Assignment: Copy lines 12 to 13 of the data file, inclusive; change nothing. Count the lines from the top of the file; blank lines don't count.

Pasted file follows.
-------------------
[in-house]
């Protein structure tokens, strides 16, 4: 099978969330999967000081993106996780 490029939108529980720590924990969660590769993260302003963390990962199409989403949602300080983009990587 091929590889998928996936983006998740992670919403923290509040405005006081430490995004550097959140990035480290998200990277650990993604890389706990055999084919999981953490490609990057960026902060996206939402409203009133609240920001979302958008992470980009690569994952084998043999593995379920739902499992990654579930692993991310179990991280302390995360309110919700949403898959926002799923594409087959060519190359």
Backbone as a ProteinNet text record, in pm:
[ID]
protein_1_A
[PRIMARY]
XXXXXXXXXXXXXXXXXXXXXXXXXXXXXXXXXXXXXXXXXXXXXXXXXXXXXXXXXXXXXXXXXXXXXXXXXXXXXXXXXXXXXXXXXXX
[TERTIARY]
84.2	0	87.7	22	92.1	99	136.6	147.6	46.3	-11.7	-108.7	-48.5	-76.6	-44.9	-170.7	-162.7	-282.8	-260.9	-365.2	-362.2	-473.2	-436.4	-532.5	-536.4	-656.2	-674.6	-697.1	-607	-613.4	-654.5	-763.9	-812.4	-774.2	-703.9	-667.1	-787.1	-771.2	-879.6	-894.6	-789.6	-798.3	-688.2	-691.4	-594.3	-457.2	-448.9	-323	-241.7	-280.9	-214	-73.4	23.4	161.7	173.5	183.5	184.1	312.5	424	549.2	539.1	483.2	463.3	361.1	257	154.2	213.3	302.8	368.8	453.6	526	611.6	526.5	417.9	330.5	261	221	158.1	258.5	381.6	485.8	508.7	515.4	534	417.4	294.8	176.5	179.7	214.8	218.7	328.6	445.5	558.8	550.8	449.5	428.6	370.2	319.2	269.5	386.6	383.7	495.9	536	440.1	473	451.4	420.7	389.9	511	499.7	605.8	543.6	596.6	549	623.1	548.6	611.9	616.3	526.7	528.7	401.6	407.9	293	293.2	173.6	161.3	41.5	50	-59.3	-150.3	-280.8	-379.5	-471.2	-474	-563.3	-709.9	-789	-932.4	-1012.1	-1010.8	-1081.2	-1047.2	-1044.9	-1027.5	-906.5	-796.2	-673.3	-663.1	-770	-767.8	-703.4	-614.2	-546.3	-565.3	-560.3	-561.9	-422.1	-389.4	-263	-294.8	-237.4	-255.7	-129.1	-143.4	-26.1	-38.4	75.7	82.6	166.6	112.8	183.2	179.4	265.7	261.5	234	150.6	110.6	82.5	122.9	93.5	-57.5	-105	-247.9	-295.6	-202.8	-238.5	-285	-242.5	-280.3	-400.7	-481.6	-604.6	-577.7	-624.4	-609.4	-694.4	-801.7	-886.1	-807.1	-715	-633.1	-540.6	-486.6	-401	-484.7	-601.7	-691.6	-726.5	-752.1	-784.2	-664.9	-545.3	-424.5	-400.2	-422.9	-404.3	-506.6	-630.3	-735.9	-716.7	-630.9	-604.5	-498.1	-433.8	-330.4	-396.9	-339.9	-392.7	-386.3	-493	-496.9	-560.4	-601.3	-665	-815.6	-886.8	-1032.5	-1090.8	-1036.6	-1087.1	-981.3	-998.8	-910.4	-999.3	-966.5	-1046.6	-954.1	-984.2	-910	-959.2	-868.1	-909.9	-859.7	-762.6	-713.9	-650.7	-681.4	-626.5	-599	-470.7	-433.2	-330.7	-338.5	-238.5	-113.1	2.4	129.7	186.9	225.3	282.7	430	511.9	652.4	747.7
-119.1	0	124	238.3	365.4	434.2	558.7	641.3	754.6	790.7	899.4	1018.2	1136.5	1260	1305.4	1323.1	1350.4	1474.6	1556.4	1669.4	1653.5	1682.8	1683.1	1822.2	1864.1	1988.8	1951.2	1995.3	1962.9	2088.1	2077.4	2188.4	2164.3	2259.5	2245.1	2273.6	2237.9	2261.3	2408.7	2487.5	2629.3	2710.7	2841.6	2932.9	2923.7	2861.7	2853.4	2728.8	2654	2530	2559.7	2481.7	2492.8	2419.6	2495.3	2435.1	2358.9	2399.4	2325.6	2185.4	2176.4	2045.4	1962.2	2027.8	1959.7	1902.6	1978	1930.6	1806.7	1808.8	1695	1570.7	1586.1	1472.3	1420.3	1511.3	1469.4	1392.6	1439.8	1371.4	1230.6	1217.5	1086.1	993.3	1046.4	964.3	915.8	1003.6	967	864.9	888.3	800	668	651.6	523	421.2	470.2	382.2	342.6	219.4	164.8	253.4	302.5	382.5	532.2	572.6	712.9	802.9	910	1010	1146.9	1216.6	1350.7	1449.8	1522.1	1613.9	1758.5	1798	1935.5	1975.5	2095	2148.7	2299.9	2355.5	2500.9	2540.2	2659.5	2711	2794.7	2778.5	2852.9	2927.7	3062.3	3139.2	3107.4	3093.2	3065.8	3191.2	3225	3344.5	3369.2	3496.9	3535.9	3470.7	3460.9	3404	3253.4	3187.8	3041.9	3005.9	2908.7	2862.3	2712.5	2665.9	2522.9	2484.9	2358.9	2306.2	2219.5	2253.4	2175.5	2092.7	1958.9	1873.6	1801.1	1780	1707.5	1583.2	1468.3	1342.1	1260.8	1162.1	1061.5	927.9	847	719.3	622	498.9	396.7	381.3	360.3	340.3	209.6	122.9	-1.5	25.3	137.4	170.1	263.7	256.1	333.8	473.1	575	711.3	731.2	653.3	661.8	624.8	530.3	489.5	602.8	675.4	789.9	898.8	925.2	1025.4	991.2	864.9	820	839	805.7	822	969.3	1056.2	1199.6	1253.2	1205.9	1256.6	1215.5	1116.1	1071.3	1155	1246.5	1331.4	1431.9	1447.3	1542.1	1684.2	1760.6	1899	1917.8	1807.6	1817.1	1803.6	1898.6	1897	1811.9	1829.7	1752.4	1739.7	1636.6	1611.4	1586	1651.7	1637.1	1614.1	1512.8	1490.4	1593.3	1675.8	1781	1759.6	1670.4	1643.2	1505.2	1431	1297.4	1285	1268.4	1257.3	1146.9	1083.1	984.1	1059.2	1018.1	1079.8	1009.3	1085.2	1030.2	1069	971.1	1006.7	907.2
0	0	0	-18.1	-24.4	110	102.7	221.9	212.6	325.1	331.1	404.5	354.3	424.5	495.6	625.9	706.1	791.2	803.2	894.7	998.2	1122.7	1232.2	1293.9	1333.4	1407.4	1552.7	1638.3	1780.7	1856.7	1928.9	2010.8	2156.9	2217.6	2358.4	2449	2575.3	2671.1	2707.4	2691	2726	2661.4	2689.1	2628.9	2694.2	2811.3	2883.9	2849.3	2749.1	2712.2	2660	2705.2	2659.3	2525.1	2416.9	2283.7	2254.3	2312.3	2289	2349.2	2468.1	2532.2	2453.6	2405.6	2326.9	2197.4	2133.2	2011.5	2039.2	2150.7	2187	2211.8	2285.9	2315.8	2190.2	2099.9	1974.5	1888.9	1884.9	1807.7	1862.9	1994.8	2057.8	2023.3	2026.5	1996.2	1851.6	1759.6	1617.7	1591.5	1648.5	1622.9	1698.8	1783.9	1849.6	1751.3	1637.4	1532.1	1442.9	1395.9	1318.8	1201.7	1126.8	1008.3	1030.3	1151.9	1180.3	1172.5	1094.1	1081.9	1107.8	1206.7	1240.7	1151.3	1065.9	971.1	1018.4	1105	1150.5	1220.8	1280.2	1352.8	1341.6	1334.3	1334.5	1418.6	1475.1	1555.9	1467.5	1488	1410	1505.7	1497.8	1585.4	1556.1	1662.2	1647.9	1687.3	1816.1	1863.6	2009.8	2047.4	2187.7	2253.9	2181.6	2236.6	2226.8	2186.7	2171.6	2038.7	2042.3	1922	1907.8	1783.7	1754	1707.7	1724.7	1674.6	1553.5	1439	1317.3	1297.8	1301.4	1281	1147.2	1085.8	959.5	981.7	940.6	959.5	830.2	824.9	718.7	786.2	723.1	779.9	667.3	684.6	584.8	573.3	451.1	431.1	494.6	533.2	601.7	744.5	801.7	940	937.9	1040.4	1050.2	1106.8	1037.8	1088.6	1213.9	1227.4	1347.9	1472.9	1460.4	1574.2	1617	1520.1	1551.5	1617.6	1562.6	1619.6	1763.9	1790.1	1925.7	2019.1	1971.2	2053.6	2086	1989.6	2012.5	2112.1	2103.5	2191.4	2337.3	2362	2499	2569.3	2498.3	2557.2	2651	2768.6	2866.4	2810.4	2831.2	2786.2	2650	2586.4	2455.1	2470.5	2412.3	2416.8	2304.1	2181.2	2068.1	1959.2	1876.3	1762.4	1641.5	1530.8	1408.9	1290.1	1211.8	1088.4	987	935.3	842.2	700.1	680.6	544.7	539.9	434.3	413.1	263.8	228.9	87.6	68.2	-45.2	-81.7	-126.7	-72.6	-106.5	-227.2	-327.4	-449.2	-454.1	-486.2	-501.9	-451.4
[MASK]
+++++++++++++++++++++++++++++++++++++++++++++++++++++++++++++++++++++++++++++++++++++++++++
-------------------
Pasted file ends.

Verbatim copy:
[MASK]
+++++++++++++++++++++++++++++++++++++++++++++++++++++++++++++++++++++++++++++++++++++++++++